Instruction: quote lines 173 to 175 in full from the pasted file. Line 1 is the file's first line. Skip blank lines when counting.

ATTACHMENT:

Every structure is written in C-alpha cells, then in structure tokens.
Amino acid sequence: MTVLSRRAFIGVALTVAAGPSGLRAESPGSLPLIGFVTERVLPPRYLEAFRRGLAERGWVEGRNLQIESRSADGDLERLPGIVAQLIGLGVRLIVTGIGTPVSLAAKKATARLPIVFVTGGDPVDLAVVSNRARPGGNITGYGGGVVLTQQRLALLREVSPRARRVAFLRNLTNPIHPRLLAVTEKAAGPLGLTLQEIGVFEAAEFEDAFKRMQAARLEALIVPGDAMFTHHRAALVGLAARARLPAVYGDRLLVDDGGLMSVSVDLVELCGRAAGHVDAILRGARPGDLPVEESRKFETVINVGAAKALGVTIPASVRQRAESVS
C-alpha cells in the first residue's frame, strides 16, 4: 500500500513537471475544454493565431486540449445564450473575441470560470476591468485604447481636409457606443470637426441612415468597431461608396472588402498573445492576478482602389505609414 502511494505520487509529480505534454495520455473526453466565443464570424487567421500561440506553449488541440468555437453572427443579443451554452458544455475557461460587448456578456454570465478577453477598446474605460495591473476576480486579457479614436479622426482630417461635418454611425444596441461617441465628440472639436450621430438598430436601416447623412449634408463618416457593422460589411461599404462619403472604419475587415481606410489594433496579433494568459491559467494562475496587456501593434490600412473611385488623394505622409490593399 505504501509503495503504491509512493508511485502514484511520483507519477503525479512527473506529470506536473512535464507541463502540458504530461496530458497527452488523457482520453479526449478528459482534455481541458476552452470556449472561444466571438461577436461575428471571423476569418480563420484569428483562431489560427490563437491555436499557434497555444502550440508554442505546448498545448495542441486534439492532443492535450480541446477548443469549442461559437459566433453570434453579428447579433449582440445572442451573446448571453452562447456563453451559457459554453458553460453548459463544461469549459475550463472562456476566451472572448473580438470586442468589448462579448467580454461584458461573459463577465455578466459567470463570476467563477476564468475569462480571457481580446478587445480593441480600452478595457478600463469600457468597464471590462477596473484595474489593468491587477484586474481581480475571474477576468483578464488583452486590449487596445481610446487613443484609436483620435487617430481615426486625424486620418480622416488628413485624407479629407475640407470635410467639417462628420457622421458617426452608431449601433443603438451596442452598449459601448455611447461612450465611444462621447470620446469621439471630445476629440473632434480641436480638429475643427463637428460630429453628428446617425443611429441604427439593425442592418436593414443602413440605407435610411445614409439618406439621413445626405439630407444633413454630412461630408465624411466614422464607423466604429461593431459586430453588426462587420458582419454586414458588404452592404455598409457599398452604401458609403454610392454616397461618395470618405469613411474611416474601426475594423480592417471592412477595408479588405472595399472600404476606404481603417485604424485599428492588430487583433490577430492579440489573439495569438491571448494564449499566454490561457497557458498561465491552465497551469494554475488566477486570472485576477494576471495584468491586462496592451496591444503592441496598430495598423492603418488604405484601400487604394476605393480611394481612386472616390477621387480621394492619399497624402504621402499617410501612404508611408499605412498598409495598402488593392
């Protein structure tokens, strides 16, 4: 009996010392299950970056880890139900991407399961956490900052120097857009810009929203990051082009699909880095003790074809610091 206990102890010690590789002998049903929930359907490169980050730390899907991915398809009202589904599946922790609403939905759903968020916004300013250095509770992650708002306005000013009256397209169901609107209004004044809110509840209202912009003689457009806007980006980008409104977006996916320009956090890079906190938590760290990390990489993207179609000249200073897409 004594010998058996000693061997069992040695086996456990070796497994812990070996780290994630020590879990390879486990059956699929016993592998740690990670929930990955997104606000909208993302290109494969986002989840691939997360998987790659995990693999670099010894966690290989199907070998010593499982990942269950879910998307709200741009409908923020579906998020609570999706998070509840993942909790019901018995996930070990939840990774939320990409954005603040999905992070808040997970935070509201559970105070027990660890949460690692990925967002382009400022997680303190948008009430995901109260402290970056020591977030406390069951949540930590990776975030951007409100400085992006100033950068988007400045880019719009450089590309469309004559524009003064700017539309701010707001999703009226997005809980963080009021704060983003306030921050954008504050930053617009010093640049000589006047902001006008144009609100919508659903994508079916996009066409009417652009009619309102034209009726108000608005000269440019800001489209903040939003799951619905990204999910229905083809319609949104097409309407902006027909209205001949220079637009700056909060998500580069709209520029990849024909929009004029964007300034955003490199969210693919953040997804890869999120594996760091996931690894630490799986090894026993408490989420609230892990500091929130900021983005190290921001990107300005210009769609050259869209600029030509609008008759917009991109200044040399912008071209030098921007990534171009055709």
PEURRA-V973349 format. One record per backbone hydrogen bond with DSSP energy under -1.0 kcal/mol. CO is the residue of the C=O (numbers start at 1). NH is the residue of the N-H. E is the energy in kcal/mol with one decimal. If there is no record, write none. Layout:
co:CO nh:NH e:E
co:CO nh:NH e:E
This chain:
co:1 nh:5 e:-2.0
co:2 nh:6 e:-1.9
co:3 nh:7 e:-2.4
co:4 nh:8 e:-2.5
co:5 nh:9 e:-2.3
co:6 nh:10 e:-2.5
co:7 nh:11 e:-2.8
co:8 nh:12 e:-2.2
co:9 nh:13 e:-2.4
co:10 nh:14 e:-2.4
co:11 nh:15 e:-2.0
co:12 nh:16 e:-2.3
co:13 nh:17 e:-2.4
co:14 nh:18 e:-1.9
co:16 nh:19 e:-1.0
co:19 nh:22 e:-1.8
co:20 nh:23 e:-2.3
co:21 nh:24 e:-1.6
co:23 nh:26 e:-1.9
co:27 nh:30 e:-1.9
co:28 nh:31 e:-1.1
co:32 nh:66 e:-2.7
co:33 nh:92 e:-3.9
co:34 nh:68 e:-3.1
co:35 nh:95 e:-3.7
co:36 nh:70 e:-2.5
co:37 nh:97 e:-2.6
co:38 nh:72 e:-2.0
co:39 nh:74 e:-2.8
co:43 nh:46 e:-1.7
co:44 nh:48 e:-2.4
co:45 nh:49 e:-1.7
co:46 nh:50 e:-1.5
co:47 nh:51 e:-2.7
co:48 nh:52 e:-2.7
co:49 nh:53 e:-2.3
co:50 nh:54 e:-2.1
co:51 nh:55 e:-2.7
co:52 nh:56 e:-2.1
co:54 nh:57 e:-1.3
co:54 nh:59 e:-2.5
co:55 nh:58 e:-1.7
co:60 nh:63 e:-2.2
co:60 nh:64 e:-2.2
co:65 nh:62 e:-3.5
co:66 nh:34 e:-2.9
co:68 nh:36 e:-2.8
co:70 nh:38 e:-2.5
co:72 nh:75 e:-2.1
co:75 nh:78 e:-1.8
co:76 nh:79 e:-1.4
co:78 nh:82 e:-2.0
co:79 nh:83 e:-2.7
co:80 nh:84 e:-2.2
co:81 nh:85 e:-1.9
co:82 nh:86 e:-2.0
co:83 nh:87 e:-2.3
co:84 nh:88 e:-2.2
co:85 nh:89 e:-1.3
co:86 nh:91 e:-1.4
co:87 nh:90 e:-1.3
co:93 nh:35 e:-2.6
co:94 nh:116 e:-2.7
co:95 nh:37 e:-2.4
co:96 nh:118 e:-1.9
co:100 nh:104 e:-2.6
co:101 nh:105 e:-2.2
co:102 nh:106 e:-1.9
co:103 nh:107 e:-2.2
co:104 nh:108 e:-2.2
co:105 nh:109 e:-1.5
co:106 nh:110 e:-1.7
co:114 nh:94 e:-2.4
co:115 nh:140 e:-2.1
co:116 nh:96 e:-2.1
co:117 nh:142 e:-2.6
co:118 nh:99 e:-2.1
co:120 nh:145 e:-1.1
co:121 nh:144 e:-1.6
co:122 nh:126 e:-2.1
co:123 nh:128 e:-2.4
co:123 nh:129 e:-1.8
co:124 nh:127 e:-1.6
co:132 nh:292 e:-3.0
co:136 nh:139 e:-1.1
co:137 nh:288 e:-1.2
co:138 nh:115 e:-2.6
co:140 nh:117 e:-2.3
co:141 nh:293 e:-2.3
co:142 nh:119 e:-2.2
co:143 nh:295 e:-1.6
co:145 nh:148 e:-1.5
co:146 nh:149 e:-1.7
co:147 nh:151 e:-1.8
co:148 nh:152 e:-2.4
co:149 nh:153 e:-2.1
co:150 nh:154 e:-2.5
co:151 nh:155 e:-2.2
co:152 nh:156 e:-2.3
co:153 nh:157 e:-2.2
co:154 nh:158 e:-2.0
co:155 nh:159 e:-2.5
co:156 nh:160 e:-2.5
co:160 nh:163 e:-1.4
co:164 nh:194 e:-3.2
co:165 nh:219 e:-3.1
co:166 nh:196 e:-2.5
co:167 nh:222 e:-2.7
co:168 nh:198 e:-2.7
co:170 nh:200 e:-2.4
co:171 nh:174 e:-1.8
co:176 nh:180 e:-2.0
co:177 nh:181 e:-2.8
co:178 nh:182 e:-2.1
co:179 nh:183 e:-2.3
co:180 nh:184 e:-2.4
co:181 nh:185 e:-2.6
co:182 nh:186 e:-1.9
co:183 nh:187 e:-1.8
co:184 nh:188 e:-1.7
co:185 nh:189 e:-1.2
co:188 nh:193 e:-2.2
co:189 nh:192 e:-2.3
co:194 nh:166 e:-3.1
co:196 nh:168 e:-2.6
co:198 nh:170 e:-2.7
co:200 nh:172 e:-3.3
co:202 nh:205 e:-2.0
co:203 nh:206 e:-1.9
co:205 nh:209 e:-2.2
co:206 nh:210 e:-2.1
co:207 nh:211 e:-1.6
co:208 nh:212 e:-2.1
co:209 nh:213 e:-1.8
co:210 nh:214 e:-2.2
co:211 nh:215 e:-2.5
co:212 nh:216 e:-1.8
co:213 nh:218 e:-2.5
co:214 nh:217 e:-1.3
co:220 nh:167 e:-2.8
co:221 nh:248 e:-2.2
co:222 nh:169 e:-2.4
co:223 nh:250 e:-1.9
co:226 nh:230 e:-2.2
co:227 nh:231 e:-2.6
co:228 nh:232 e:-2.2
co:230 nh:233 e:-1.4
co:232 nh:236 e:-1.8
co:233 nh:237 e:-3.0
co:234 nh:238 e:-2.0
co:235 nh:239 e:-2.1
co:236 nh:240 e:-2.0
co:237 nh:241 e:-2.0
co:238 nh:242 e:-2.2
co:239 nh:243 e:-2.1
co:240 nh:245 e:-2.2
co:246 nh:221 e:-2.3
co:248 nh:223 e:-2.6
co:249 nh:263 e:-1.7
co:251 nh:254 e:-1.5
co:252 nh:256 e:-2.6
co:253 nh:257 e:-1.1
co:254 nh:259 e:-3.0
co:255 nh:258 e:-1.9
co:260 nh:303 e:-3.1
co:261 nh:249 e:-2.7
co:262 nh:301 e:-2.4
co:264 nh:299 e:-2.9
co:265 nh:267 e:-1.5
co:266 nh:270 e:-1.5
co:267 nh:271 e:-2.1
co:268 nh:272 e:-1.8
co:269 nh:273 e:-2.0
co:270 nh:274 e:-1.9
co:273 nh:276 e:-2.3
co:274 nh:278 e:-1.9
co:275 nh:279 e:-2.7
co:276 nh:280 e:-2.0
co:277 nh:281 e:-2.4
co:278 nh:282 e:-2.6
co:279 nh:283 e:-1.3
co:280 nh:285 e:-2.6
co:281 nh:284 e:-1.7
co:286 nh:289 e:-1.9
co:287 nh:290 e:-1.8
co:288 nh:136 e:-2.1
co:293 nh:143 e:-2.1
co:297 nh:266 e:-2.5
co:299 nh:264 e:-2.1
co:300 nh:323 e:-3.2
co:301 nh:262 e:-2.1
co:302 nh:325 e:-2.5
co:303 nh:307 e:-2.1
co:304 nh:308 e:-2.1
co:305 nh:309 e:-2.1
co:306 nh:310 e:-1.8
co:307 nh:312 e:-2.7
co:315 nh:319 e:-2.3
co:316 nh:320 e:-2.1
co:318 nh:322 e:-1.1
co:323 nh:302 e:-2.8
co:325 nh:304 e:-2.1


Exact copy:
co:260 nh:303 e:-3.1
co:261 nh:249 e:-2.7
co:262 nh:301 e:-2.4